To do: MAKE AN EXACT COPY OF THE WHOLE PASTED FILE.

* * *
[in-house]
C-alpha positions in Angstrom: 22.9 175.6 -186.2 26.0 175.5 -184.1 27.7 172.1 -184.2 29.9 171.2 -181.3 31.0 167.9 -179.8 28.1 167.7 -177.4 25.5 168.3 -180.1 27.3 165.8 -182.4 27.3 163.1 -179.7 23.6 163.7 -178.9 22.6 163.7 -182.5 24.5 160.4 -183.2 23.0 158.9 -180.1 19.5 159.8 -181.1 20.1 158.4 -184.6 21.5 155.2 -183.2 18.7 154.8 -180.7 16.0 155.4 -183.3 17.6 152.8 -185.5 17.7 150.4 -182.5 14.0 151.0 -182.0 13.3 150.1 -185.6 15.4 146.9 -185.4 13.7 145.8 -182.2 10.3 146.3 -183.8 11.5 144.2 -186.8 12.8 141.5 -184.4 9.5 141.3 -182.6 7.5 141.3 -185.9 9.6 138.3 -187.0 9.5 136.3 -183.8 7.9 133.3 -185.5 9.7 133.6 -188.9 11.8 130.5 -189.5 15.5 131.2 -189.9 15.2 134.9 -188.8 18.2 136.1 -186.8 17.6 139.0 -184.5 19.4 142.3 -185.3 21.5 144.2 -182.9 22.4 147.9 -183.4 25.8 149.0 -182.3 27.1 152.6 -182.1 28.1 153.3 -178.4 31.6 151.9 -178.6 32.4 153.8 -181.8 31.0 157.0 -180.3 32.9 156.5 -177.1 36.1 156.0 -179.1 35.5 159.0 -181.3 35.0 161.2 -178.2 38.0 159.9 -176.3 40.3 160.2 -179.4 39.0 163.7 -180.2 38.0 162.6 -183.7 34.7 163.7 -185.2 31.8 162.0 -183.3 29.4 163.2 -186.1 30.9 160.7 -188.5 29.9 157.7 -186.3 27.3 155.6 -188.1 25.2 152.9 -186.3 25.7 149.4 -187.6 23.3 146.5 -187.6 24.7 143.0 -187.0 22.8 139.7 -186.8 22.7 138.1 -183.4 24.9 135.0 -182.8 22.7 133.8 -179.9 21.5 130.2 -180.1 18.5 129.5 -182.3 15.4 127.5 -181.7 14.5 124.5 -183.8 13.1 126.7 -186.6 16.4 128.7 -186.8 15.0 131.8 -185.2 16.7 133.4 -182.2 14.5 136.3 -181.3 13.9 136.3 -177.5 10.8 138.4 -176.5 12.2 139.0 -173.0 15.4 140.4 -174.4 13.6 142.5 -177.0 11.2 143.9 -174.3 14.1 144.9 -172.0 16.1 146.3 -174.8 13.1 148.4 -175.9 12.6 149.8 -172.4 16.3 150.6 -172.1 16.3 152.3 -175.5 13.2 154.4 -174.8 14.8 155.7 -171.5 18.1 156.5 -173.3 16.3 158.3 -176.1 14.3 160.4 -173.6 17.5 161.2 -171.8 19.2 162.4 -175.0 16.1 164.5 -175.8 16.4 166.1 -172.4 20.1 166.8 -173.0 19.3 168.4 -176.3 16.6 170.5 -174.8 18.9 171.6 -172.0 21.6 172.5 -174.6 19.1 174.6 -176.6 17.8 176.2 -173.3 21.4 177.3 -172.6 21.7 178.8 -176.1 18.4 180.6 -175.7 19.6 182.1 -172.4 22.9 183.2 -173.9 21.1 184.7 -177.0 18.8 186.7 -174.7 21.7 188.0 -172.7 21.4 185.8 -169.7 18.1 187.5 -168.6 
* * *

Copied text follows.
[in-house]
C-alpha positions in Angstrom: 22.9 175.6 -186.2 26.0 175.5 -184.1 27.7 172.1 -184.2 29.9 171.2 -181.3 31.0 167.9 -179.8 28.1 167.7 -177.4 25.5 168.3 -180.1 27.3 165.8 -182.4 27.3 163.1 -179.7 23.6 163.7 -178.9 22.6 163.7 -182.5 24.5 160.4 -183.2 23.0 158.9 -180.1 19.5 159.8 -181.1 20.1 158.4 -184.6 21.5 155.2 -183.2 18.7 154.8 -180.7 16.0 155.4 -183.3 17.6 152.8 -185.5 17.7 150.4 -182.5 14.0 151.0 -182.0 13.3 150.1 -185.6 15.4 146.9 -185.4 13.7 145.8 -182.2 10.3 146.3 -183.8 11.5 144.2 -186.8 12.8 141.5 -184.4 9.5 141.3 -182.6 7.5 141.3 -185.9 9.6 138.3 -187.0 9.5 136.3 -183.8 7.9 133.3 -185.5 9.7 133.6 -188.9 11.8 130.5 -189.5 15.5 131.2 -189.9 15.2 134.9 -188.8 18.2 136.1 -186.8 17.6 139.0 -184.5 19.4 142.3 -185.3 21.5 144.2 -182.9 22.4 147.9 -183.4 25.8 149.0 -182.3 27.1 152.6 -182.1 28.1 153.3 -178.4 31.6 151.9 -178.6 32.4 153.8 -181.8 31.0 157.0 -180.3 32.9 156.5 -177.1 36.1 156.0 -179.1 35.5 159.0 -181.3 35.0 161.2 -178.2 38.0 159.9 -176.3 40.3 160.2 -179.4 39.0 163.7 -180.2 38.0 162.6 -183.7 34.7 163.7 -185.2 31.8 162.0 -183.3 29.4 163.2 -186.1 30.9 160.7 -188.5 29.9 157.7 -186.3 27.3 155.6 -188.1 25.2 152.9 -186.3 25.7 149.4 -187.6 23.3 146.5 -187.6 24.7 143.0 -187.0 22.8 139.7 -186.8 22.7 138.1 -183.4 24.9 135.0 -182.8 22.7 133.8 -179.9 21.5 130.2 -180.1 18.5 129.5 -182.3 15.4 127.5 -181.7 14.5 124.5 -183.8 13.1 126.7 -186.6 16.4 128.7 -186.8 15.0 131.8 -185.2 16.7 133.4 -182.2 14.5 136.3 -181.3 13.9 136.3 -177.5 10.8 138.4 -176.5 12.2 139.0 -173.0 15.4 140.4 -174.4 13.6 142.5 -177.0 11.2 143.9 -174.3 14.1 144.9 -172.0 16.1 146.3 -174.8 13.1 148.4 -175.9 12.6 149.8 -172.4 16.3 150.6 -172.1 16.3 152.3 -175.5 13.2 154.4 -174.8 14.8 155.7 -171.5 18.1 156.5 -173.3 16.3 158.3 -176.1 14.3 160.4 -173.6 17.5 161.2 -171.8 19.2 162.4 -175.0 16.1 164.5 -175.8 16.4 166.1 -172.4 20.1 166.8 -173.0 19.3 168.4 -176.3 16.6 170.5 -174.8 18.9 171.6 -172.0 21.6 172.5 -174.6 19.1 174.6 -176.6 17.8 176.2 -173.3 21.4 177.3 -172.6 21.7 178.8 -176.1 18.4 180.6 -175.7 19.6 182.1 -172.4 22.9 183.2 -173.9 21.1 184.7 -177.0 18.8 186.7 -174.7 21.7 188.0 -172.7 21.4 185.8 -169.7 18.1 187.5 -168.6 